11/25/2003 12:00AM

A Van Berg in the Clark


LOUISVILLE, Ky. - The Van Berg legacy carries quite a bit of weight at Churchill Downs. Hall of Fame trainer Jack Van Berg saddled Alysheba to win the 1987 Kentucky Derby and 1988 Breeders' Cup Classic at Churchill, and his 335 career wins are fourth-highest in Churchill Downs history.

Tom Van Berg, one of Jack's five grown children, was still a teenager when Alysheba raced to his momentous wins, and they remain among the highlights of his 34-plus years. But the younger Van Berg would like to carve his own niche in Churchill history some day - and that might occur as soon as Friday, when he saddles Sonic West in the track's fall showcase, the $500,000 Clark Handicap.

Sonic West, one of 14 horses that Churchill officials are expecting for the Grade 2 Clark, has won four of his last five starts, albeit all against decidedly lesser company than he will face Friday.

"We want to find out what we've got for next year, whether we'll be looking for $75,000 stakes or Grade 2 and Grade 3 races," said Van Berg. "This is the big test we've been pointing toward."

Van Berg, an Arizona State University graduate who got his first trainer's license in 1994, has 30 horses split between the Trackside and High Point training centers in and around Louisville. At the height of his career in the 1970's, Jack Van Berg trained hundreds of horses at a time, which largely accounts for his career win total of 6,337 (second-most all-time to Dale Baird), but Tom Van Berg has a different approach.

"My goal is to get down to 20 quality horses, as opposed to having 50 that includes a lot of horses that just can't pay their way," he said.

Sonic West, owned by Stone Spire LLC, is a 4-year-old gelding by West by West. The only loss in his last five starts was a respectable one: he finished fifth, beaten just 3 1/2 lengths, in the Oct. 25 Fayette Stakes at Keeneland, a Grade 3 race in which fellow Clark starters M B Sea and Tenpins finished first and second.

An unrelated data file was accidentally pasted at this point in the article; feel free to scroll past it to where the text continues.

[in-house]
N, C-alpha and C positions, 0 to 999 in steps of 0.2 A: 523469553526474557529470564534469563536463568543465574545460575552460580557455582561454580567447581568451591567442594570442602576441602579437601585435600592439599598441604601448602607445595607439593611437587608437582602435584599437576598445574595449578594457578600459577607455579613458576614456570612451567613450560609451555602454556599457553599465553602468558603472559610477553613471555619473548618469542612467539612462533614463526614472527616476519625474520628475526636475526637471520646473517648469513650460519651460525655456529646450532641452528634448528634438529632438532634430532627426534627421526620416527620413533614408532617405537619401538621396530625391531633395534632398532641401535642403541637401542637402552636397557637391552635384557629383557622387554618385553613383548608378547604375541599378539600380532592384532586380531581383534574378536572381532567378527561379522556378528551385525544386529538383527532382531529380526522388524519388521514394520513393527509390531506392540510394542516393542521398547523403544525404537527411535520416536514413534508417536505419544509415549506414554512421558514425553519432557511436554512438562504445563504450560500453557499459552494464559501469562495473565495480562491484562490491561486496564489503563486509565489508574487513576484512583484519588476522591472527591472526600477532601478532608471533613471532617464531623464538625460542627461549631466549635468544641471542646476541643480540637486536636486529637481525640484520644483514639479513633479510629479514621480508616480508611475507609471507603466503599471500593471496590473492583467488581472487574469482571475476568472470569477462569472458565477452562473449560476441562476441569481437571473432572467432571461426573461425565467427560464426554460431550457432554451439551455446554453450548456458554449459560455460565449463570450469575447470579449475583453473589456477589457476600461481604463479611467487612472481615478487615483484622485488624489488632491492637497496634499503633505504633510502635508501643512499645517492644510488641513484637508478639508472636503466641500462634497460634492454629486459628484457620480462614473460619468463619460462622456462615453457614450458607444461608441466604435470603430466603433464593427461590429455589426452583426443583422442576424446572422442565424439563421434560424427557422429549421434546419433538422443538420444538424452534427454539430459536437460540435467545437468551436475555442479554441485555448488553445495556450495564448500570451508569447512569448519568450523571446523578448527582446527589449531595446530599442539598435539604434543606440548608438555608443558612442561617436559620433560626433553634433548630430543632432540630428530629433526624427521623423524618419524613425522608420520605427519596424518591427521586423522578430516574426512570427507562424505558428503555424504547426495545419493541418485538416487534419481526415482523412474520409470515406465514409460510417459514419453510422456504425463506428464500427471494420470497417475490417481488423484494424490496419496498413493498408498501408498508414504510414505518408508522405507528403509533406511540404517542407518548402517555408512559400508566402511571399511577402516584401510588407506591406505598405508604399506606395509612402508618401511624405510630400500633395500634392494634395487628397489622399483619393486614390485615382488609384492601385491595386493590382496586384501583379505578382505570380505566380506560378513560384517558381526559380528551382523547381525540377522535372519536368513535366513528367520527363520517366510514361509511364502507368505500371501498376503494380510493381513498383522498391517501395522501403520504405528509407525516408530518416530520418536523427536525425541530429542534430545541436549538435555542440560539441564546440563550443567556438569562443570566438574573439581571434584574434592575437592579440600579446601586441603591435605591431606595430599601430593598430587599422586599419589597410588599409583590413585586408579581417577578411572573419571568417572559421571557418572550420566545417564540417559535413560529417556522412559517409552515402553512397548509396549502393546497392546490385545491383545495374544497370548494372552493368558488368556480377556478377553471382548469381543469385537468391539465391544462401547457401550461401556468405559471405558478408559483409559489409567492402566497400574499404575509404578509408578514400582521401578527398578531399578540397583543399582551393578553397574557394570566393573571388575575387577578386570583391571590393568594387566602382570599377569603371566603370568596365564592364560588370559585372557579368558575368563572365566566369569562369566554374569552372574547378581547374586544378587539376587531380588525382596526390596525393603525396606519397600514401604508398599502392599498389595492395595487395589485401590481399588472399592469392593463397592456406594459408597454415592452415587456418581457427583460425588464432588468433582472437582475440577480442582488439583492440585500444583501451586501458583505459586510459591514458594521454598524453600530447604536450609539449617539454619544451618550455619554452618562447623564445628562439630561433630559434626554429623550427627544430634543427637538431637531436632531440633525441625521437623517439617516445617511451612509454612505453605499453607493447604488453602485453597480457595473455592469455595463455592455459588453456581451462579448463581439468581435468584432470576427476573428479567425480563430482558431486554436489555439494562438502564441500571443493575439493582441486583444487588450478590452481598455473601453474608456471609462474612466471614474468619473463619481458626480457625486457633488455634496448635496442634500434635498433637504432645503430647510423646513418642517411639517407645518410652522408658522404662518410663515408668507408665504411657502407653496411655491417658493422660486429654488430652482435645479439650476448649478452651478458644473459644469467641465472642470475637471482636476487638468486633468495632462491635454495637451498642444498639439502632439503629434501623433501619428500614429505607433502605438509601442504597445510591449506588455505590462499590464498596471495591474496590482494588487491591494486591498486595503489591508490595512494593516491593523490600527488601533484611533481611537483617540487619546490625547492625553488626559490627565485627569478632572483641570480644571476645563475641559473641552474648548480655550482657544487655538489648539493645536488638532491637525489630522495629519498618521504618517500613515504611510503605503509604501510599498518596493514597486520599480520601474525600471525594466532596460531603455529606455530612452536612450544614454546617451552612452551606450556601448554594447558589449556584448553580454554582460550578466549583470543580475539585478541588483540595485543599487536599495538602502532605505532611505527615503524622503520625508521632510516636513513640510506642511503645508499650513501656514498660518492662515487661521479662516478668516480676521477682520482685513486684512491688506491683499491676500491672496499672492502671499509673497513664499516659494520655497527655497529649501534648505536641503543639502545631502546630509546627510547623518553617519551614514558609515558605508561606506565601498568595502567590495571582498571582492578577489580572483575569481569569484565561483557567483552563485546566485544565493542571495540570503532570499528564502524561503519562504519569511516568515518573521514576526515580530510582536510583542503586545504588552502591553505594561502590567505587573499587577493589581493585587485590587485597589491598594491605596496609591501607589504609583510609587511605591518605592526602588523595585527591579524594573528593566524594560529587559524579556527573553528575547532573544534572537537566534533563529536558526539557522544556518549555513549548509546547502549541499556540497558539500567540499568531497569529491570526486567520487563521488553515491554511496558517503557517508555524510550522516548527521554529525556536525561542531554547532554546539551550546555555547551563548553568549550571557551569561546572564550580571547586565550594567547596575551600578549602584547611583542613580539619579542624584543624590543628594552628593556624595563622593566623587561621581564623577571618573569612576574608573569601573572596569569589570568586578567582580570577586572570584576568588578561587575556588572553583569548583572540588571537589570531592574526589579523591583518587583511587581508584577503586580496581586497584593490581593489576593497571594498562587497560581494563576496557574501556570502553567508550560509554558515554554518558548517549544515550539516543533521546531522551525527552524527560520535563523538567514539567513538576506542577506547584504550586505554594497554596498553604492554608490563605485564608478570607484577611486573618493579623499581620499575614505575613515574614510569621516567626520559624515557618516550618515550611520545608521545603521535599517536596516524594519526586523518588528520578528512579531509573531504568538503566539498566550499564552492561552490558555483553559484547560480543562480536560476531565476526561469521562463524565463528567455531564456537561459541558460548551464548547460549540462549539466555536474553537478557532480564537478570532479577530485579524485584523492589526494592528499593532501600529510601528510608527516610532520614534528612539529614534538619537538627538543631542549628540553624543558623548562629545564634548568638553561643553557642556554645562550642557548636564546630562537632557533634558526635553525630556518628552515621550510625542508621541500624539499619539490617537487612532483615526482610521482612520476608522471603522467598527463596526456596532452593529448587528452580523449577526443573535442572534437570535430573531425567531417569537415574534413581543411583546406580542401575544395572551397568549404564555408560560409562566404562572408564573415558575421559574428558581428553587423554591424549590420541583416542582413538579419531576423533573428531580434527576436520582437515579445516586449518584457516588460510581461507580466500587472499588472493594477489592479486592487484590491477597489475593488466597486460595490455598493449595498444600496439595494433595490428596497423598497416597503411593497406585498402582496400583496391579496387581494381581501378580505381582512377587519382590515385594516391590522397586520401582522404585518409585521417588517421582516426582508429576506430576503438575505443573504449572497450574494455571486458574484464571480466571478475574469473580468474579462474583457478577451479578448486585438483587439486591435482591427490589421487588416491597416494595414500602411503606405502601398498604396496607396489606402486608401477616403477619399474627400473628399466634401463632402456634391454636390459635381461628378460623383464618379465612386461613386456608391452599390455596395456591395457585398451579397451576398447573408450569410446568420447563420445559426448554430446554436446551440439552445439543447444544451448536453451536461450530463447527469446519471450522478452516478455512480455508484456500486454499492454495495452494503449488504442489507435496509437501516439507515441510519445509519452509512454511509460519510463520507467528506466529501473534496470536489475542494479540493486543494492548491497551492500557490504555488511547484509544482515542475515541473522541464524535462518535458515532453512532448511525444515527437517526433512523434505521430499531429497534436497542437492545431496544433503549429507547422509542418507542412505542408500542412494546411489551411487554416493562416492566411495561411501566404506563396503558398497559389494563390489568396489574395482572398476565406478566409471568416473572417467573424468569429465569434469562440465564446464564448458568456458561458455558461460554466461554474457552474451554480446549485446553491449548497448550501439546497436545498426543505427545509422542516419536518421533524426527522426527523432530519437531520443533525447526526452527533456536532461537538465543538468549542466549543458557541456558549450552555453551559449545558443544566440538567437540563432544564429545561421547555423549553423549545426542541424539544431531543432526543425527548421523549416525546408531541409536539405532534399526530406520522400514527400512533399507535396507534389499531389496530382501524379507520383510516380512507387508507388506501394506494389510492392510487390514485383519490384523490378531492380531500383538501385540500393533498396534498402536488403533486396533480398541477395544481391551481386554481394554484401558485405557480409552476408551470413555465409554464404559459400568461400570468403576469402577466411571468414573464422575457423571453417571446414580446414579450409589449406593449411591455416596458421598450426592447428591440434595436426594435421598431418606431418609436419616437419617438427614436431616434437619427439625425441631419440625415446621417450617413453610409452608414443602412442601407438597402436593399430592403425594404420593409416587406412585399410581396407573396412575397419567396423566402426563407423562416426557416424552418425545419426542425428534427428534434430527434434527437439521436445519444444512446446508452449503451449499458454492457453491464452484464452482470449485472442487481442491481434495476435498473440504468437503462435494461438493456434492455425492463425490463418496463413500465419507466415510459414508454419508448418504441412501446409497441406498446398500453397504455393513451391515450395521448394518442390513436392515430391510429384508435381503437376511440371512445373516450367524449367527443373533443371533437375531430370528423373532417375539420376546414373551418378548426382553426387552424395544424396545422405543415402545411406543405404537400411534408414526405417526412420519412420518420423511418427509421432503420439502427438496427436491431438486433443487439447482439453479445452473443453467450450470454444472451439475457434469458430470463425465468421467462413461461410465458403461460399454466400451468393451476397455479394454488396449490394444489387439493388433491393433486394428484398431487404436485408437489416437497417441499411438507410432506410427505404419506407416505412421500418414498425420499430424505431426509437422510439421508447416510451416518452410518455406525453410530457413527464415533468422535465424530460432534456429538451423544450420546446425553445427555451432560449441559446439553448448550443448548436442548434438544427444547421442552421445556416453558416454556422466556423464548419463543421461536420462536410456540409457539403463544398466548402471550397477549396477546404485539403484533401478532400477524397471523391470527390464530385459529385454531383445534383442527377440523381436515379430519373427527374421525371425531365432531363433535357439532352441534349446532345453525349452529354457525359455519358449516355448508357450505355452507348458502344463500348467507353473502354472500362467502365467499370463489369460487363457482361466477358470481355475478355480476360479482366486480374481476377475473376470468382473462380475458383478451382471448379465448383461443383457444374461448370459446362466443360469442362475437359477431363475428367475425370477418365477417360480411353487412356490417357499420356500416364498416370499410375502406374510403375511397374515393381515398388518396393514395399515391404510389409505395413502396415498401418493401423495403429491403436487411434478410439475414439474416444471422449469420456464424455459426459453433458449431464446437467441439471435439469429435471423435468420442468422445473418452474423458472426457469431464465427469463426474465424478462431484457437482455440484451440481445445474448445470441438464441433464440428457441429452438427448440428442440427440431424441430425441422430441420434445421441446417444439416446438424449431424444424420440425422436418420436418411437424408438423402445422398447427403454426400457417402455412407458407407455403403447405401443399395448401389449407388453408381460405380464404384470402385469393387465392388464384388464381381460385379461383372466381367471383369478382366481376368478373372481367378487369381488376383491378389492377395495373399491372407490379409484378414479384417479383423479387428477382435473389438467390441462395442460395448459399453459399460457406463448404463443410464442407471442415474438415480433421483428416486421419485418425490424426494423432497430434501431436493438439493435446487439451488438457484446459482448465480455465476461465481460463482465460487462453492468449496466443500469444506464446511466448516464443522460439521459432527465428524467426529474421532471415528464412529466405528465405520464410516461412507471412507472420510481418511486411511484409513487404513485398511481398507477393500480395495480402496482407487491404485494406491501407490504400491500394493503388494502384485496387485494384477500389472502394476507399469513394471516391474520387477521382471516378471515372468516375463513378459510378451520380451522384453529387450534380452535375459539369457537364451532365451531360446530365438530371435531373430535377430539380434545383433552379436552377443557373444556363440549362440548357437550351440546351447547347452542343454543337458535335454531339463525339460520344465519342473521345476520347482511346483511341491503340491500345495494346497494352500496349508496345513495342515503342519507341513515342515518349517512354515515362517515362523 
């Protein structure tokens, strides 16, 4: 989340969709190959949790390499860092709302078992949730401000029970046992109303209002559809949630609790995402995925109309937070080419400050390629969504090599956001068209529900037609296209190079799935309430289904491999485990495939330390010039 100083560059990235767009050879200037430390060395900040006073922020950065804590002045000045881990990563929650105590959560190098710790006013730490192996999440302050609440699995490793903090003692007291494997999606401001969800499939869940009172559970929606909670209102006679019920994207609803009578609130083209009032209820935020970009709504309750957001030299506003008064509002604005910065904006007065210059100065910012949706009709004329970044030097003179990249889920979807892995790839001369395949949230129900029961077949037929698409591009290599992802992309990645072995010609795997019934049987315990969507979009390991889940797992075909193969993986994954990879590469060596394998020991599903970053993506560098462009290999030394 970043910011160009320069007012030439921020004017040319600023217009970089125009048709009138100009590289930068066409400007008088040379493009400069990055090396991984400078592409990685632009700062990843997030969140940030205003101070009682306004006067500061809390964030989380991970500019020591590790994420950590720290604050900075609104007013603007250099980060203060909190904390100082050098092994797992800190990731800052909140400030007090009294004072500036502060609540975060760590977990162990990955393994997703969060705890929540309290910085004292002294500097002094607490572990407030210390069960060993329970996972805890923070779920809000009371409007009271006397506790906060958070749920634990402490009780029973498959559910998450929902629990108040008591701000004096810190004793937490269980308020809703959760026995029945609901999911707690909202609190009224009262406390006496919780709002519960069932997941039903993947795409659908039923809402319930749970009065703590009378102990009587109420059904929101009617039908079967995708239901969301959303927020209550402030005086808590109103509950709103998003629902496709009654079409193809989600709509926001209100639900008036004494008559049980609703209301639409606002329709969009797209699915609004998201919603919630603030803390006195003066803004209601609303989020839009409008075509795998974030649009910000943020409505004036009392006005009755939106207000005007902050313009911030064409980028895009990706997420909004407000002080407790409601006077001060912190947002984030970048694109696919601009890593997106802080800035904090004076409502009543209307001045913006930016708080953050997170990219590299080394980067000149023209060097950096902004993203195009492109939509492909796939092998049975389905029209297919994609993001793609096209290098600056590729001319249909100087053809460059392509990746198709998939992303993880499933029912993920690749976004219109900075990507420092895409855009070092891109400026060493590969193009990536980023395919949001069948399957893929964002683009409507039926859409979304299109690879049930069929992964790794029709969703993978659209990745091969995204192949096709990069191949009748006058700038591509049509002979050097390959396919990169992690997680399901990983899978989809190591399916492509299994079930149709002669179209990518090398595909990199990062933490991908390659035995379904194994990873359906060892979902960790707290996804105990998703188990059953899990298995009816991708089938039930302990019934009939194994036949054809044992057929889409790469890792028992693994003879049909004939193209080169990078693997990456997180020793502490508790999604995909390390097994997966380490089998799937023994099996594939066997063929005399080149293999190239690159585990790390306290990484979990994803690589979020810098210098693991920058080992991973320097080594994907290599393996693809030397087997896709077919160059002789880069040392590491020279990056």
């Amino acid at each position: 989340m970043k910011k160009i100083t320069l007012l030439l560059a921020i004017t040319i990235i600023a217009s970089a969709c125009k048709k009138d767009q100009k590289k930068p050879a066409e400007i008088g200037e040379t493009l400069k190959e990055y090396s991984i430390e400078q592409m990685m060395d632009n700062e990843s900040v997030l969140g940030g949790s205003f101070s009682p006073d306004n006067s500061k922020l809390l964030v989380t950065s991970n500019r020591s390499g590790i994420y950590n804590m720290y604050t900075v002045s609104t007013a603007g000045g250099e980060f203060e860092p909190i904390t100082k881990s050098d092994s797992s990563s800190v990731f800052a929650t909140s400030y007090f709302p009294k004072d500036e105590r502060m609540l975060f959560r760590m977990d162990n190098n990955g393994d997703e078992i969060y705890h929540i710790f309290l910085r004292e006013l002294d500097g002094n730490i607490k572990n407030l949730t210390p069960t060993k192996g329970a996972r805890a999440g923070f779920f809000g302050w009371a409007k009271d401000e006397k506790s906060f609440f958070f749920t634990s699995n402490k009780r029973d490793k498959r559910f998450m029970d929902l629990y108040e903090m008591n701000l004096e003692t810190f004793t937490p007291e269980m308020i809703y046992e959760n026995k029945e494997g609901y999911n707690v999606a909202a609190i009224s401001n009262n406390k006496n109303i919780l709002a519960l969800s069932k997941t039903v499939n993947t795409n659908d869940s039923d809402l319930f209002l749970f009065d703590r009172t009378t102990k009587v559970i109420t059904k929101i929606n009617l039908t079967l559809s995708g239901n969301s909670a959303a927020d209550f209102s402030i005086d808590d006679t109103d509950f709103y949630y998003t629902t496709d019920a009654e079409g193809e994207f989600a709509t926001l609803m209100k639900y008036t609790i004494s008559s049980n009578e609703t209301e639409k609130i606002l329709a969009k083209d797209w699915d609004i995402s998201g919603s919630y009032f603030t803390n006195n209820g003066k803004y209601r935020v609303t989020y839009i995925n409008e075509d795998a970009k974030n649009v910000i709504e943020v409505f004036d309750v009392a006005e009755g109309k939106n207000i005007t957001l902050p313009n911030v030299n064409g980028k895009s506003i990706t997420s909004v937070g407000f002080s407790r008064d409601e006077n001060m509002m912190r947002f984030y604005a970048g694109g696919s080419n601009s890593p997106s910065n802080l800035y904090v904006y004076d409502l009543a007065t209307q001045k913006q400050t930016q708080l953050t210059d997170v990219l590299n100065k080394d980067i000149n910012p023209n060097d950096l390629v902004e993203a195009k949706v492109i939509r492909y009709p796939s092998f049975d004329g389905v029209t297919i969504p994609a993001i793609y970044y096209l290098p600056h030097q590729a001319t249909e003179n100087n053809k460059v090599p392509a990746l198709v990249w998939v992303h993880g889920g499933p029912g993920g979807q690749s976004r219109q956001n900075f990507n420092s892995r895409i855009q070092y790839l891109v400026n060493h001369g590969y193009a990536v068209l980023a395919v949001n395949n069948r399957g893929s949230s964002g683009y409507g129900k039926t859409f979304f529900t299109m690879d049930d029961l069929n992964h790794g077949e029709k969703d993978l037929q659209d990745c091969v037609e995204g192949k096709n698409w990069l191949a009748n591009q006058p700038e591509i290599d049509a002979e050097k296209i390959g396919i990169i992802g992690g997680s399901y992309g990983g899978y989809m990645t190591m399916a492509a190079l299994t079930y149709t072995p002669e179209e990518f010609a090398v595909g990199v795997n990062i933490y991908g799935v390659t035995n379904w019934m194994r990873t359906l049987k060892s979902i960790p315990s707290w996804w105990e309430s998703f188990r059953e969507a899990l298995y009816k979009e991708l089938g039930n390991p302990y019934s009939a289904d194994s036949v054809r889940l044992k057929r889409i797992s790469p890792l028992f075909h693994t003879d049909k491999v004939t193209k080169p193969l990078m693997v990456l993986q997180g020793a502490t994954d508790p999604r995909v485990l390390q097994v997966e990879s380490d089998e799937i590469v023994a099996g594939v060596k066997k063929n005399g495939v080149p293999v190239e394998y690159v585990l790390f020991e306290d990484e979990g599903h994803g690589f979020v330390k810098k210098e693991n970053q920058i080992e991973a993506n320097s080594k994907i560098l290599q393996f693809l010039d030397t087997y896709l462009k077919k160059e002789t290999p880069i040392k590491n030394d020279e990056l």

"I thought we could have had a little better trip, so I think we've got a chance Friday," said Van Berg. "I know he has the heart. What we've got to find out is if he has the ability."

Tenpins, an earner of over $1.1 million, is the 119-pound highweight and probable favorite in the 1 1/8-mile Clark. Pat Day will ride the 5-year-old horse in a race for the first time.

Cappuchino was added Tuesday to the list of prospects for the Clark, bringing the expected field to 14.

The Cliff's Edge tops KJC Stakes

If The Cliff's Edge performs Saturday like he did in his last start, there is little doubt the colt will head to Florida as one of the early favorites for the 2004 Kentucky Derby.

The Cliff's Edge won the Nov. 2 Iroquois Stakes by 7 3/4 lengths, and trainer Nick Zito is hopeful the colt is approaching another big effort in Saturday's $200,000 Kentucky Jockey Club Stakes, which helps close out the fall meet.

"I think the main thing is, he's just a good horse," said trainer Nick Zito. "He's got a lot of talent."

The Cliff's Edge, with Shane Sellers to ride, is expected to be a solid favorite over about seven other 2-year-olds in the Grade 2, 1 1/16-mile KJC Stakes.

Also on Saturday is the KJC's sister race, the $200,000 Golden Rod Stakes for 2-year-old fillies. Churchill officials are expecting at least 11 starters for the 1 1/16-mile race, led by the uncoupled D. Wayne Lukas pair of Be Gentle and Stellar Jayne.

Asmussen: 'We've had a bad meet'

Steve Asmussen refuses to make excuses for why his usually proficient stable had won with just 4 of 60 starters entering the final four-day stretch of the Churchill meet.

"I hate excuses," Asmussen said Tuesday from Fair Grounds, where he has a 44-horse string. "We're not winning, and we need to be winning. You could try and stretch it and say, 'If four or five of our [14] seconds had gotten there, or if some of our better maidens had gotten in, or a lot of different things had gone right for us, well, then we'd be having a fine meet.' But that isn't what happened. The fact is, we've had a bad meet, and we're going to move on from there."

Even though his horses had earned more than $300,000, third highest at the meet, Asmussen said the meet "started off bad and got worse . . . maybe one big difference [from other years] is that our big horses had other engagements and didn't run there. We've also had several horses injured at the meet, and that compounds your frustration. Not only did they run bad, but then you also lose them for the future."

Asmussen, who averages almost three starts a day at Churchill, said he will conduct business as usual through Saturday. "We'll still be running, that won't change," he said. "I didn't throw the condition book away."

Court takes off, heads to Japan

Jockey Jon Court is missing the last four days of the meet to ride Fleetstreet Dancer for trainer Doug O'Neill in the $2.1 million Japan Cup dirt on Saturday at Tokyo Racecourse. Court, accompanied on the trip by his wife, Krystal Lynn, and 5-week-old daughter Aubrey, will be riding in Japan for the first time.

Court, 43, will take a few weeks off after returning. He rode in Florida the last two years, but is contemplating a return to Oaklawn Park, which starts a 12-week meet Jan. 23.